using the arrow buttons.
by clicking on the page.
the page around when zoomed in by dragging it.
the zoom using the slider when zoomed-in.
by clicking on the zoomed-in page.
by entering text in the search field, and select "This Issue" or "All Issues"
by clicking on thumbnails to select pages, and then press the print button.
displays sections with thumbnails and descriptions.
displays a slider of thumbnails. Click on a page to jump.
allows you to browse the full archive.
about your subscription?
Buddhadharma : Summer 2007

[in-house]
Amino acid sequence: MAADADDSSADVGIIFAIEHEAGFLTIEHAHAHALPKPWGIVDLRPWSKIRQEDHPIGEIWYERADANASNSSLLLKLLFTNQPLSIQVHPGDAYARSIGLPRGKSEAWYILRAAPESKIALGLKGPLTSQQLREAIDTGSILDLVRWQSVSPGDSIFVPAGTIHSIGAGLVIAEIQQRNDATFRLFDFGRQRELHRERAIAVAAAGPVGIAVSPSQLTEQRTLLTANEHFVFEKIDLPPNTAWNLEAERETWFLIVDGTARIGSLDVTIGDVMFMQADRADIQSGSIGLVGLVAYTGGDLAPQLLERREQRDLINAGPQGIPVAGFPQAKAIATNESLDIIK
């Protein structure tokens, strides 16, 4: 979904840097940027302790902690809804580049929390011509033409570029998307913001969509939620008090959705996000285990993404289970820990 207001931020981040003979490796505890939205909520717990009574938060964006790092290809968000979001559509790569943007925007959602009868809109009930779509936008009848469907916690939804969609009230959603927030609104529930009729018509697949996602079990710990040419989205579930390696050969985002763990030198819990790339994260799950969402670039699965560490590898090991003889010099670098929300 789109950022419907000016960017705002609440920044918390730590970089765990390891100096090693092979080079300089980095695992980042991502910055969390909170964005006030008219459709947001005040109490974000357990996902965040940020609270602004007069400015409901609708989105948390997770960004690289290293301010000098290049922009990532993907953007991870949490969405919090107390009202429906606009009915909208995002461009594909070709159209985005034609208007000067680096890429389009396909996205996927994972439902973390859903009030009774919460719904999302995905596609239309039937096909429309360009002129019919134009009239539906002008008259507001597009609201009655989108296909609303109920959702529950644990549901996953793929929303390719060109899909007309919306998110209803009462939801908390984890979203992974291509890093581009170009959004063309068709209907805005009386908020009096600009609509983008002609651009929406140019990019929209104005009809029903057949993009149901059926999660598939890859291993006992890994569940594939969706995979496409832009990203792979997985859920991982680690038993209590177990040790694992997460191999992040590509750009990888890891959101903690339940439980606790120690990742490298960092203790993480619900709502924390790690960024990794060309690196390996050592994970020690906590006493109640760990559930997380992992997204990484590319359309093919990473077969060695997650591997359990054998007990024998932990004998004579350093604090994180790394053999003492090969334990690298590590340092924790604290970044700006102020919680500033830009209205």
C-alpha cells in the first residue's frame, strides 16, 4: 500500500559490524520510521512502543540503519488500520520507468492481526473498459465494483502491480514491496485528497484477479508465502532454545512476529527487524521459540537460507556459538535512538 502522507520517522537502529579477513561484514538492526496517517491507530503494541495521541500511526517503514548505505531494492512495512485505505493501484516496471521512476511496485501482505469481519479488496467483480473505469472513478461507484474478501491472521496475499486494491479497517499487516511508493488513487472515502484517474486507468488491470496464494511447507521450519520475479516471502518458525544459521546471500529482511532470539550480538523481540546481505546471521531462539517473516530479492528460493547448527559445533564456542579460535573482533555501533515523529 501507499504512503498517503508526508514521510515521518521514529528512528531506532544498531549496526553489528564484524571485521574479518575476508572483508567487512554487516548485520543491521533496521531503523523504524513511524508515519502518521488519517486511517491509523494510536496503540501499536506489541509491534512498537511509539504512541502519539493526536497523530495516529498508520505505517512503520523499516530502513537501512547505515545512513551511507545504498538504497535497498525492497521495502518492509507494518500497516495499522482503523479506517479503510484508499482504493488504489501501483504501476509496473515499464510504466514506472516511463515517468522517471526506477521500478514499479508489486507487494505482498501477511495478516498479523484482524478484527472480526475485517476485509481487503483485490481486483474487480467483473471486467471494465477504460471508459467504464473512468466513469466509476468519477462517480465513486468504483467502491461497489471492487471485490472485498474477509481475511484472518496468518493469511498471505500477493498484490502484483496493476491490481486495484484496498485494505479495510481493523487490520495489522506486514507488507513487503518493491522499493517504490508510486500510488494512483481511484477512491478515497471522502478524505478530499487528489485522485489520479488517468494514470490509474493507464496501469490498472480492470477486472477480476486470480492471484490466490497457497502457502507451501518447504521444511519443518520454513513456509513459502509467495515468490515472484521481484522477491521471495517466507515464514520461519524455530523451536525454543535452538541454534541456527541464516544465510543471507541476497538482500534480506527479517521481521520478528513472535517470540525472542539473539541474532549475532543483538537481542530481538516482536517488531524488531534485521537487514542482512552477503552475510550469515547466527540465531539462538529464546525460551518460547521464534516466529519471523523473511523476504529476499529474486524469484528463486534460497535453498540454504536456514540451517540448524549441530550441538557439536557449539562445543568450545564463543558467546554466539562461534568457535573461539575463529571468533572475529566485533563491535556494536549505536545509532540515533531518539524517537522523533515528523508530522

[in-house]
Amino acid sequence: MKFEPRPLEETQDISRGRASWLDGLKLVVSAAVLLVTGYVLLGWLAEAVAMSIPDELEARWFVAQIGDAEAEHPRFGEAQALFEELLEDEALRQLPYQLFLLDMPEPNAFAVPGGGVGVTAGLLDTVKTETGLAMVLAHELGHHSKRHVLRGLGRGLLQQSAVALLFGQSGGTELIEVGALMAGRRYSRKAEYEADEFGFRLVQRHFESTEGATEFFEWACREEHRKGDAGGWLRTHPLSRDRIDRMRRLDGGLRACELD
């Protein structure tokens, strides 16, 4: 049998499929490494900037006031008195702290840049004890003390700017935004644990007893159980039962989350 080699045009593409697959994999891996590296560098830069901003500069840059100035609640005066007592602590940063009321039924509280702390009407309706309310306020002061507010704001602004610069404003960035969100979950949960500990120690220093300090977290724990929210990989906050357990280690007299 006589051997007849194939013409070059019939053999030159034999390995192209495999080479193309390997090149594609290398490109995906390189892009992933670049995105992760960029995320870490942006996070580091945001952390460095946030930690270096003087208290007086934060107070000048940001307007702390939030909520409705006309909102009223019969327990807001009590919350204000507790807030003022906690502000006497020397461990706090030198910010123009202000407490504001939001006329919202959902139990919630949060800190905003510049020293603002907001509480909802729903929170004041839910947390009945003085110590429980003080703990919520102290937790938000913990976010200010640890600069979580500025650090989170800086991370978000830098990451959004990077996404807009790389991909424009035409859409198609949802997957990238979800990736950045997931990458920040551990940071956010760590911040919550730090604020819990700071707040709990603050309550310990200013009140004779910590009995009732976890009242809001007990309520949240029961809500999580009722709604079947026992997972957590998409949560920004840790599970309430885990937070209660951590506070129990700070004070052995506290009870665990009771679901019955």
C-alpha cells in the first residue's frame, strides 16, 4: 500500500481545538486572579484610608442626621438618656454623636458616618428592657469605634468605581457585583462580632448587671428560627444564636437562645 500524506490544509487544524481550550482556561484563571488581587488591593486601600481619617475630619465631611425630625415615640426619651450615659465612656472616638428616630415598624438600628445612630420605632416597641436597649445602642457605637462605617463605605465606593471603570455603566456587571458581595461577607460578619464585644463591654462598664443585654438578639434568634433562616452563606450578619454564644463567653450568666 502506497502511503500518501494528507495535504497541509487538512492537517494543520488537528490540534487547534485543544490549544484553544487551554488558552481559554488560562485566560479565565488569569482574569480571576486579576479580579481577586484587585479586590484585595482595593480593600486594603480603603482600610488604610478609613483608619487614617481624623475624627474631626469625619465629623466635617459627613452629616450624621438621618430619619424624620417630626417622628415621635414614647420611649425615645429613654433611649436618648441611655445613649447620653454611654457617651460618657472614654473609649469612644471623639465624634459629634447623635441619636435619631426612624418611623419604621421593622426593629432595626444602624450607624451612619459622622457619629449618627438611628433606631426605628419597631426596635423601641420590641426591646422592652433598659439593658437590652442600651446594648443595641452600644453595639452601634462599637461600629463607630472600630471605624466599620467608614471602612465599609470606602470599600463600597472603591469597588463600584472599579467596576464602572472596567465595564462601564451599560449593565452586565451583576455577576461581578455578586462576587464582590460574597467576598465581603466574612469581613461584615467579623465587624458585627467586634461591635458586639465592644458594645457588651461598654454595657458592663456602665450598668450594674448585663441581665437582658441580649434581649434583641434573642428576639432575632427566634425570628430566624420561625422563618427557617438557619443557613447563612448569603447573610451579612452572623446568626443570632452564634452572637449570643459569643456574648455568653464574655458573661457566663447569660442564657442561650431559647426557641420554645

buddhadharma| 57 |summer 2007 Afew days into my first pilgrimage, I was traveling on an old Mazda bus, rolling on six bald tires along some of the worst roads in India, if not the world, in the unfortunate region of Bihar. The Indians have a saying, “The good, the bad, and the Bihar.” It is the poorest, most corrupt state in all of India. The potholes are the size of craters, and the highway is two con- verging lines of Tonka trucks, tourist buses, white ambassador taxis, and motorbikes, all honking their horns ferociously while spewing foul-smell- ing exhaust into the air. From our bus window, my fellow pilgrims and I observed scenes not much altered from the Buddha’s time: villages of clay huts with straw roofs, women in colorful saris working the earth with hoes, men in white dhotis. We were traveling from Sarnath to Bodhgaya, along a corridor often walked by the Buddha him- self. During the Buddha’s life, this region in the central part of the Ganges (Ganga) Valley was one of the great cradles of human civilization, known as the Majjhimadesa, the Middle Land. It’s the region where Siddhartha, or Shakyamuni Buddha, was born and spent his life. The Middle Land nur- tured Buddhism through its first crucial centuries, and today, even though Buddhism is no longer the religion of the land, it remains its spiritual home. Buddhist pilgrims throughout the centuries have been inspired to overcome enormous obstacles and even risk their lives to visit the sacred sites here and receive their blessings. While Hindus have always been avid pilgrims, for Buddhists it has been a different story. Today Buddhist sacred sites in India seem vibrant, filled with eager pilgrims from traditionally Buddhist countries and increasingly from Western countries. They display glorious temples and monuments and have spawned a vast market for Buddhist para- phernalia. But it hasn’t always been like this. For many centuries, Buddhists in search of the sources of Buddhism had nowhere to go. The places of the Buddha, like Buddhism itself, had been wiped from the face of India. How the sites went from oblivion to this robust resurgence is a remarkable story, one that is still unfolding. For behind some apparent successes, many important issues remain unresolved. The Four Great Wonders It was the Buddha himself who enshrined pilgrim- age as an important act in the life of a practitioner. Speaking shortly before his death to his chief attendant, Ananda, and referring to himself as the Tathagata, the Enlightened One, the Buddha said: Ananda, there are four places the sight of which should arouse a sense of urgency in the faithful. Which are they? “Here the Tathagata was born” is the first. “Here the Tathagata attained supreme enlight- enment” is the second. “Here the Tathagata set in motion the wheel of the dharma” is the third. “Here the Tathagata attained parinirvana without remain- der” is the fourth. And, Ananda, the faithful, ... while making the pilgrimage to these shrines with a devout heart, will, at the breaking up of the body after death, be reborn in a heavenly world. — Mahaparinirvana Sutra, Chapter V The four places that are linked to key events in the Buddha’s life are Lumbini, where he was born in the fifth or sixth century BCE; Bodh- gaya, where he attained enlightenment at the age of thirty-one; Sarnath, where he first turned the wheel of dharma; and Kushinagar, where at the (Opposite) Pilgrims circumambulating the Mahabodhi Temple. (Left) The pilgrimage group with Thrangu Rinpoche in Deer Park.